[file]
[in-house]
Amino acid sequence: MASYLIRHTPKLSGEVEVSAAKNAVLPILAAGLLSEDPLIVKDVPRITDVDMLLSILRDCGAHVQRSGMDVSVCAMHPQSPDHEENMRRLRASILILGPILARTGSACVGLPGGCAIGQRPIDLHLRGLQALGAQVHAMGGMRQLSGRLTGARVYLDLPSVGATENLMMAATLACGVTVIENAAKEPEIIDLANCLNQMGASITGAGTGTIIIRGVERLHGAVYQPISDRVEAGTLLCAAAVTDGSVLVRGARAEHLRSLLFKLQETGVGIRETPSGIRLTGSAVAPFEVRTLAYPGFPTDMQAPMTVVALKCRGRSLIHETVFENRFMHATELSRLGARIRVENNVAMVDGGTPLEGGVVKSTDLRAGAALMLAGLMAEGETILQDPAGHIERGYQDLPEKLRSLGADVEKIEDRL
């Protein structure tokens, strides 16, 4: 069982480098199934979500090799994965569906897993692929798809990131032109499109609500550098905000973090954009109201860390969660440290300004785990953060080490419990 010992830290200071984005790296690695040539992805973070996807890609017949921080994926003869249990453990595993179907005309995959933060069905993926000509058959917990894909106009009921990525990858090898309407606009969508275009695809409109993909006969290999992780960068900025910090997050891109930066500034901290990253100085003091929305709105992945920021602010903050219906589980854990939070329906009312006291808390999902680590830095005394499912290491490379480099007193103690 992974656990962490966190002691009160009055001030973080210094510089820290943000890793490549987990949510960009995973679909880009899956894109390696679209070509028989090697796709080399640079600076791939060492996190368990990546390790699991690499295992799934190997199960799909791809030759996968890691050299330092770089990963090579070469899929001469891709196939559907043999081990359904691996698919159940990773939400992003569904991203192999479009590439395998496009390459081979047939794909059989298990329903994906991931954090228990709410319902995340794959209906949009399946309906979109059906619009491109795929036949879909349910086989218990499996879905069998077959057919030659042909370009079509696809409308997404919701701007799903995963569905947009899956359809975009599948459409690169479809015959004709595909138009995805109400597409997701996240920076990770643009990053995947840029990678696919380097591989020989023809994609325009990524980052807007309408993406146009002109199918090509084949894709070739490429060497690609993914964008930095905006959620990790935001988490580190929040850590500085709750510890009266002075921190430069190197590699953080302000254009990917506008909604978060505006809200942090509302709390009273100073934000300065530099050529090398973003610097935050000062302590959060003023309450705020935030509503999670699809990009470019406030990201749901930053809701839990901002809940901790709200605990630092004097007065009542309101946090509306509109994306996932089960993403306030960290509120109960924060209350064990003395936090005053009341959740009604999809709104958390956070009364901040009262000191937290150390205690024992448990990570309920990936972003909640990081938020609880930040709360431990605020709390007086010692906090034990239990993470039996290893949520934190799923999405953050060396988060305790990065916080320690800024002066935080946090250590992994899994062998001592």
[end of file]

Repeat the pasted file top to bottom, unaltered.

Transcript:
[in-house]
Amino acid sequence: MASYLIRHTPKLSGEVEVSAAKNAVLPILAAGLLSEDPLIVKDVPRITDVDMLLSILRDCGAHVQRSGMDVSVCAMHPQSPDHEENMRRLRASILILGPILARTGSACVGLPGGCAIGQRPIDLHLRGLQALGAQVHAMGGMRQLSGRLTGARVYLDLPSVGATENLMMAATLACGVTVIENAAKEPEIIDLANCLNQMGASITGAGTGTIIIRGVERLHGAVYQPISDRVEAGTLLCAAAVTDGSVLVRGARAEHLRSLLFKLQETGVGIRETPSGIRLTGSAVAPFEVRTLAYPGFPTDMQAPMTVVALKCRGRSLIHETVFENRFMHATELSRLGARIRVENNVAMVDGGTPLEGGVVKSTDLRAGAALMLAGLMAEGETILQDPAGHIERGYQDLPEKLRSLGADVEKIEDRL
């Protein structure tokens, strides 16, 4: 069982480098199934979500090799994965569906897993692929798809990131032109499109609500550098905000973090954009109201860390969660440290300004785990953060080490419990 010992830290200071984005790296690695040539992805973070996807890609017949921080994926003869249990453990595993179907005309995959933060069905993926000509058959917990894909106009009921990525990858090898309407606009969508275009695809409109993909006969290999992780960068900025910090997050891109930066500034901290990253100085003091929305709105992945920021602010903050219906589980854990939070329906009312006291808390999902680590830095005394499912290491490379480099007193103690 992974656990962490966190002691009160009055001030973080210094510089820290943000890793490549987990949510960009995973679909880009899956894109390696679209070509028989090697796709080399640079600076791939060492996190368990990546390790699991690499295992799934190997199960799909791809030759996968890691050299330092770089990963090579070469899929001469891709196939559907043999081990359904691996698919159940990773939400992003569904991203192999479009590439395998496009390459081979047939794909059989298990329903994906991931954090228990709410319902995340794959209906949009399946309906979109059906619009491109795929036949879909349910086989218990499996879905069998077959057919030659042909370009079509696809409308997404919701701007799903995963569905947009899956359809975009599948459409690169479809015959004709595909138009995805109400597409997701996240920076990770643009990053995947840029990678696919380097591989020989023809994609325009990524980052807007309408993406146009002109199918090509084949894709070739490429060497690609993914964008930095905006959620990790935001988490580190929040850590500085709750510890009266002075921190430069190197590699953080302000254009990917506008909604978060505006809200942090509302709390009273100073934000300065530099050529090398973003610097935050000062302590959060003023309450705020935030509503999670699809990009470019406030990201749901930053809701839990901002809940901790709200605990630092004097007065009542309101946090509306509109994306996932089960993403306030960290509120109960924060209350064990003395936090005053009341959740009604999809709104958390956070009364901040009262000191937290150390205690024992448990990570309920990936972003909640990081938020609880930040709360431990605020709390007086010692906090034990239990993470039996290893949520934190799923999405953050060396988060305790990065916080320690800024002066935080946090250590992994899994062998001592």